…many peoples shall come and say:Isaiah 2:2-5, NAB
“Come, let us climb the LORD’s mountain,
to the house of the God of Jacob,
that he may instruct us in his ways,
and we may walk in his paths.”
For from Zion shall go forth instruction,
and the word of the LORD from Jerusalem.
He shall judge between the nations,
and impose terms on many peoples.
They shall beat their swords into plowshares
and their spears into pruning hooks;
one nation shall not raise the sword against another,
nor shall they train for war again.
In the Catholic liturgical year, this Advent’s readings began with the book of Isaiah, including a phrase that is among Isaiah’s most evocative: Swords into plowshares.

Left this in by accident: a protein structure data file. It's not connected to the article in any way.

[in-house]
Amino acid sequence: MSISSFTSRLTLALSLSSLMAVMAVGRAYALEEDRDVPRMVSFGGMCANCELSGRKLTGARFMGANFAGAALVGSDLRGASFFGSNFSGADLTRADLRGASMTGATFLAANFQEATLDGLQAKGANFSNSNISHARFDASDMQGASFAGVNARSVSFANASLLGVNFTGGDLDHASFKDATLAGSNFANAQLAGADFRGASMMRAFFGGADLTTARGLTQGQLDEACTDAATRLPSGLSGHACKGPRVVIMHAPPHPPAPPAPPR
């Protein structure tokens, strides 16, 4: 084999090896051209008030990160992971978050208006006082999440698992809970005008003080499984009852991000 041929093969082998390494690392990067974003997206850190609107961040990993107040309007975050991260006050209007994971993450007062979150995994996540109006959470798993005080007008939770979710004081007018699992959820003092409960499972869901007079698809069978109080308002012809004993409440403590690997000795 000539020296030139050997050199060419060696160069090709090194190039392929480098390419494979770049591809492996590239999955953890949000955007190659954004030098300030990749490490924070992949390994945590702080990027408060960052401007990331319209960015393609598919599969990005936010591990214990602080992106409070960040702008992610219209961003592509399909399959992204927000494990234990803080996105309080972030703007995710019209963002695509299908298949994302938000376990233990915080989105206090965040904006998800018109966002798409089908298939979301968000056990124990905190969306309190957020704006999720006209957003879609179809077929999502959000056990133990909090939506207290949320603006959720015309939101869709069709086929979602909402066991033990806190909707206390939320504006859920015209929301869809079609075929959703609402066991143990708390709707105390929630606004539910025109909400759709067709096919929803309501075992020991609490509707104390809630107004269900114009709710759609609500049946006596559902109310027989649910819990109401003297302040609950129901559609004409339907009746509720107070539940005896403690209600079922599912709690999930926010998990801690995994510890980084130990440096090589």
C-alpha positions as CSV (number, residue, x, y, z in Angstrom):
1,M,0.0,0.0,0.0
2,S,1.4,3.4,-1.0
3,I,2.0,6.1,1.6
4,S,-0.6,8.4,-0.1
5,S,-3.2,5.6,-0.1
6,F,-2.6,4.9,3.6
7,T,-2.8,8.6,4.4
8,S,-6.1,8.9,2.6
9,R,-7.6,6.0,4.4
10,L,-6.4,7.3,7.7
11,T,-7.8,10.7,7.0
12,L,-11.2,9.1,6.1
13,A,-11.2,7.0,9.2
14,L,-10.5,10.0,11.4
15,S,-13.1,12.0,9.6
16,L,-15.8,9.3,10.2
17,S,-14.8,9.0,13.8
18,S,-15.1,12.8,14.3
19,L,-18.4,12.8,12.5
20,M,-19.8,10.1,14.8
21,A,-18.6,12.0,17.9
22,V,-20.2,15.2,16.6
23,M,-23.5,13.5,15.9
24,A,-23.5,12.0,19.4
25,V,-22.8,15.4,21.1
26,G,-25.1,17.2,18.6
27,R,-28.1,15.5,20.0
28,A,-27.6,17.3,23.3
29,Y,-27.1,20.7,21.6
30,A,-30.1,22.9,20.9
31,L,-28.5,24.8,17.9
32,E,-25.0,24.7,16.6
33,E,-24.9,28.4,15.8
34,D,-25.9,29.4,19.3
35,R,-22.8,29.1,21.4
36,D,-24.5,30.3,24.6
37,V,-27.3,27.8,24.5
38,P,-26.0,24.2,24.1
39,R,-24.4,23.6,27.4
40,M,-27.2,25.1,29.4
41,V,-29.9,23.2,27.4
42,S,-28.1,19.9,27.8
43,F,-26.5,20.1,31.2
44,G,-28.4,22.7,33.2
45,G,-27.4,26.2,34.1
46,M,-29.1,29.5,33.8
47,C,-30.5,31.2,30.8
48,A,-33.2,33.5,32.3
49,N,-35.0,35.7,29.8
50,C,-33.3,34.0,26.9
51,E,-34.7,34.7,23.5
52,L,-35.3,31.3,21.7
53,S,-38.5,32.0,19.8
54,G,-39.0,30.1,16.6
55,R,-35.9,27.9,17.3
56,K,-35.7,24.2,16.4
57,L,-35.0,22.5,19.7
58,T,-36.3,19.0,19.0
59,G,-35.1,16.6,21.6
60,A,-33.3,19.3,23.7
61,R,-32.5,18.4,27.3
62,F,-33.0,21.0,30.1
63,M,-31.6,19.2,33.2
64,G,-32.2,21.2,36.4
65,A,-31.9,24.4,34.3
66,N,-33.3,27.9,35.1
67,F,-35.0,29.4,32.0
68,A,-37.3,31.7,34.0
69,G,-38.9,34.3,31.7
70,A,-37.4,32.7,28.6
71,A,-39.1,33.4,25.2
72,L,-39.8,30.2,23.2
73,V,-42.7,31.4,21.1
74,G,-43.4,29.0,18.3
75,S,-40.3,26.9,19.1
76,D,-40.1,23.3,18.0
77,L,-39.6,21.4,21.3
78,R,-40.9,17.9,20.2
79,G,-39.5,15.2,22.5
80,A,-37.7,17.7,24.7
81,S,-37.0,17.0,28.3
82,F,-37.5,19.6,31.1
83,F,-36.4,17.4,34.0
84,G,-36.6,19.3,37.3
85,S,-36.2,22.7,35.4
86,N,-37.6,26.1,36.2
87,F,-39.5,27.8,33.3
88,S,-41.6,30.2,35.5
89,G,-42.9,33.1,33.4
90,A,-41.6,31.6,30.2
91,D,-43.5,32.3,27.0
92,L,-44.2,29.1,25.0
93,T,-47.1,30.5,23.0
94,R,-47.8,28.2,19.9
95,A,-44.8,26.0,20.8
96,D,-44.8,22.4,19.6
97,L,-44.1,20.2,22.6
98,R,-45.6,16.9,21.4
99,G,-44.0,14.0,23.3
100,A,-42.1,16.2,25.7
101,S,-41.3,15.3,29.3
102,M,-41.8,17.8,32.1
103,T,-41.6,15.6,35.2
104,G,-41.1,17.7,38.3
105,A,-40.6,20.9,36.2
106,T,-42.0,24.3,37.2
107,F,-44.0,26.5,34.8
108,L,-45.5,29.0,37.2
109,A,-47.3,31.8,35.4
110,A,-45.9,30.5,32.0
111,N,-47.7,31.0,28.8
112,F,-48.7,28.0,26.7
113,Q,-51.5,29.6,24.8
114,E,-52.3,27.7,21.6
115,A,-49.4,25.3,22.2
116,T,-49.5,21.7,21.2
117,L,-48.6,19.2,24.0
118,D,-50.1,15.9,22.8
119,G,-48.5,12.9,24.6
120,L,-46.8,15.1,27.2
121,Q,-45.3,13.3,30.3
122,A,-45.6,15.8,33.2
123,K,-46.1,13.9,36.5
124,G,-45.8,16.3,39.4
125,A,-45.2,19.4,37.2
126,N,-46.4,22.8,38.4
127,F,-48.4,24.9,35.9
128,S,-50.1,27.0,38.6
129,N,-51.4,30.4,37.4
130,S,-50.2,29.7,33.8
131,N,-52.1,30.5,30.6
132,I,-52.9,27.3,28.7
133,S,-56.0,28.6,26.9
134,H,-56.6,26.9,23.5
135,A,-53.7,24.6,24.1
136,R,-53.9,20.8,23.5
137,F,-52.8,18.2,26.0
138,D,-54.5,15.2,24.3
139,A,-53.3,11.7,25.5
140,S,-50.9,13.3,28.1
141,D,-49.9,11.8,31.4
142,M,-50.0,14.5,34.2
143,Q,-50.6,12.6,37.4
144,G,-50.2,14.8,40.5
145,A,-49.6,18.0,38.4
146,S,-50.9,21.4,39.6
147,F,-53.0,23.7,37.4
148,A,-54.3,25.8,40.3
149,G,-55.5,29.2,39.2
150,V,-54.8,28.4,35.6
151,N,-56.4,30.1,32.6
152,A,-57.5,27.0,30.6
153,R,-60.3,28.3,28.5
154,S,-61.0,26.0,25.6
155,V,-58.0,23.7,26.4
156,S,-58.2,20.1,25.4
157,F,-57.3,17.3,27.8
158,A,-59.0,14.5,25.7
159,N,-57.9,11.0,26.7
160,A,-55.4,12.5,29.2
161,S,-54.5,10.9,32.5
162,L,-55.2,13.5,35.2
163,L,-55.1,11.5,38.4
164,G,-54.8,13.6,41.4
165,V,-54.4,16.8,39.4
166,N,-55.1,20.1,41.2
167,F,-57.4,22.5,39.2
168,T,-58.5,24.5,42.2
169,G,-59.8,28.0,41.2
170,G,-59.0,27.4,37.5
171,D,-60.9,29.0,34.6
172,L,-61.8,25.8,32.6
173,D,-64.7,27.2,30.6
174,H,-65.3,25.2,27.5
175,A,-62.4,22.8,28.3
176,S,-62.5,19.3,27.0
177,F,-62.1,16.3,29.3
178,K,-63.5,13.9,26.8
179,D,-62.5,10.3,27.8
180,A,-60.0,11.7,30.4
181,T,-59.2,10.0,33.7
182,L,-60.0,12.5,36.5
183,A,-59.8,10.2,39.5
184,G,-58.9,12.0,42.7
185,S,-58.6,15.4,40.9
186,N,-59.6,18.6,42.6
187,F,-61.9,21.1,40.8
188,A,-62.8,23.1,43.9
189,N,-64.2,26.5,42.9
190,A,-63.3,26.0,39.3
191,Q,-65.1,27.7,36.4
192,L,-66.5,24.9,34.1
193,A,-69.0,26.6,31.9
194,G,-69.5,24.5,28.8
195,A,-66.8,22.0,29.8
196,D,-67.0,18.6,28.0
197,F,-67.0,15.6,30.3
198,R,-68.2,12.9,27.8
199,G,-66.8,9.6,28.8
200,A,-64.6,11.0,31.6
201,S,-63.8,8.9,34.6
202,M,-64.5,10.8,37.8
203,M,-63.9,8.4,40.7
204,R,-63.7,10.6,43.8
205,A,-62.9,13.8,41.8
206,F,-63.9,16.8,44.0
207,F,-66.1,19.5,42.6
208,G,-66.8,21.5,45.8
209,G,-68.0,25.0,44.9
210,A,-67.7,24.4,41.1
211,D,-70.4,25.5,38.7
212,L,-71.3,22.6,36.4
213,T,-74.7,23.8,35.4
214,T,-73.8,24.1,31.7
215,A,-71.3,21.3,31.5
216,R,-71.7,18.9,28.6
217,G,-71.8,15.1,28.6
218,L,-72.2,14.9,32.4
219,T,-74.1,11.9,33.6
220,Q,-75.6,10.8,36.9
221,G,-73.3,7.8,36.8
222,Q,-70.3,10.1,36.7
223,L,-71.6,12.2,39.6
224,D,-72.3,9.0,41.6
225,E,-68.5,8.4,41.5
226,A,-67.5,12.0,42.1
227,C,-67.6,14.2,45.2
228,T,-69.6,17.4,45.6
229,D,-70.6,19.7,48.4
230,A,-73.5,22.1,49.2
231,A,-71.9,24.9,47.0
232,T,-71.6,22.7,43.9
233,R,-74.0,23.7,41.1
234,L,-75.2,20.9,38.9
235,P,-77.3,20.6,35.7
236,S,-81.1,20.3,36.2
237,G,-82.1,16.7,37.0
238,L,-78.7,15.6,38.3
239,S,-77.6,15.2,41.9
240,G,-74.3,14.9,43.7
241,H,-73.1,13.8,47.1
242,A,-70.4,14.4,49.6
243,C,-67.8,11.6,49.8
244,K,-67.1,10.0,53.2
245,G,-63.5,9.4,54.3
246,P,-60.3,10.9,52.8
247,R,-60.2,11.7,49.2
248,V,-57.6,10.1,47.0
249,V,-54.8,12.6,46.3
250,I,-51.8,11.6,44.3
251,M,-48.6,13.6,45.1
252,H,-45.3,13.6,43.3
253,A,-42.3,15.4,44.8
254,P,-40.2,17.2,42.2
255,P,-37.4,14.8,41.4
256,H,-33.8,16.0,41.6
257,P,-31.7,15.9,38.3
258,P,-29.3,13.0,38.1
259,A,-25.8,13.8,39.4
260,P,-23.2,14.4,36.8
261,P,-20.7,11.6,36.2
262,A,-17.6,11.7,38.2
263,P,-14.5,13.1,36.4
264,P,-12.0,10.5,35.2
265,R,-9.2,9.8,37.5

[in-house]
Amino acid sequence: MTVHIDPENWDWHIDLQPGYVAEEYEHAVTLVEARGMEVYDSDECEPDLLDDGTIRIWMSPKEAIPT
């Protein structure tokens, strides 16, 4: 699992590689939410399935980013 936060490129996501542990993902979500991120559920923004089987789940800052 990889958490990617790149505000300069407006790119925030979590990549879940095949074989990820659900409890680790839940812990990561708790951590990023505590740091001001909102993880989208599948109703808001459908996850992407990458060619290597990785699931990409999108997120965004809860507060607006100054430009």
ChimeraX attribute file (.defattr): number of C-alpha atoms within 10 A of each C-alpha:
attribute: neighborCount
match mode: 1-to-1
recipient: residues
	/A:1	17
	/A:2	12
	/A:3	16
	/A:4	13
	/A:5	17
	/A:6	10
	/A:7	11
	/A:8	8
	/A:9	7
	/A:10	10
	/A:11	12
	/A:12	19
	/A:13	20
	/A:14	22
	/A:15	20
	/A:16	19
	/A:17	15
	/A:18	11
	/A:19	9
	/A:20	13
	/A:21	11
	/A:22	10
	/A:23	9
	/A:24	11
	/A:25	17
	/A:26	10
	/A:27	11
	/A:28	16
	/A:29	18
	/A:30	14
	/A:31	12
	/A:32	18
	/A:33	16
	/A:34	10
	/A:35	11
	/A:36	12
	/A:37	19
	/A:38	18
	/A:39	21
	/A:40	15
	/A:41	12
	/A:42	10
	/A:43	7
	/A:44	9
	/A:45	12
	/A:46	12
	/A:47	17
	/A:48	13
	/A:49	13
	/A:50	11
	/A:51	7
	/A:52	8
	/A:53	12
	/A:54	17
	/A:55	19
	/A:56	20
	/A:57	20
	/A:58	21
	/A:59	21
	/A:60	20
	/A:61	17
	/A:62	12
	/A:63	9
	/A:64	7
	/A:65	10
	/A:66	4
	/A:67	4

The first time I heard those words, I was a child in school, and I read them in an account of a speech by Martin Luther King, Jr. – a speech now known as “I have a dream.” To me, Dr. King’s call to nonviolence practically set to music the words from the book of Isaiah. The message seemed clear to me: beat our swords into plowshares, and peace will follow.
Still later, reading and hearing the whole of the book of Isaiah, I came to realize that my childhood impression of swords-into-plowshares was upside down. Beating swords into plowshares isn’t a first step. It’s a consequence that can only follow from “[C]limbing the Lord’s mountain…[that] we may walk in his paths.”
Sometimes I think pounding away at the swords would be easier. And just in time, Advent is here to nudge me away from that idea, to turn my impressions upside down, and to point me to that mountain I’m supposed to climb.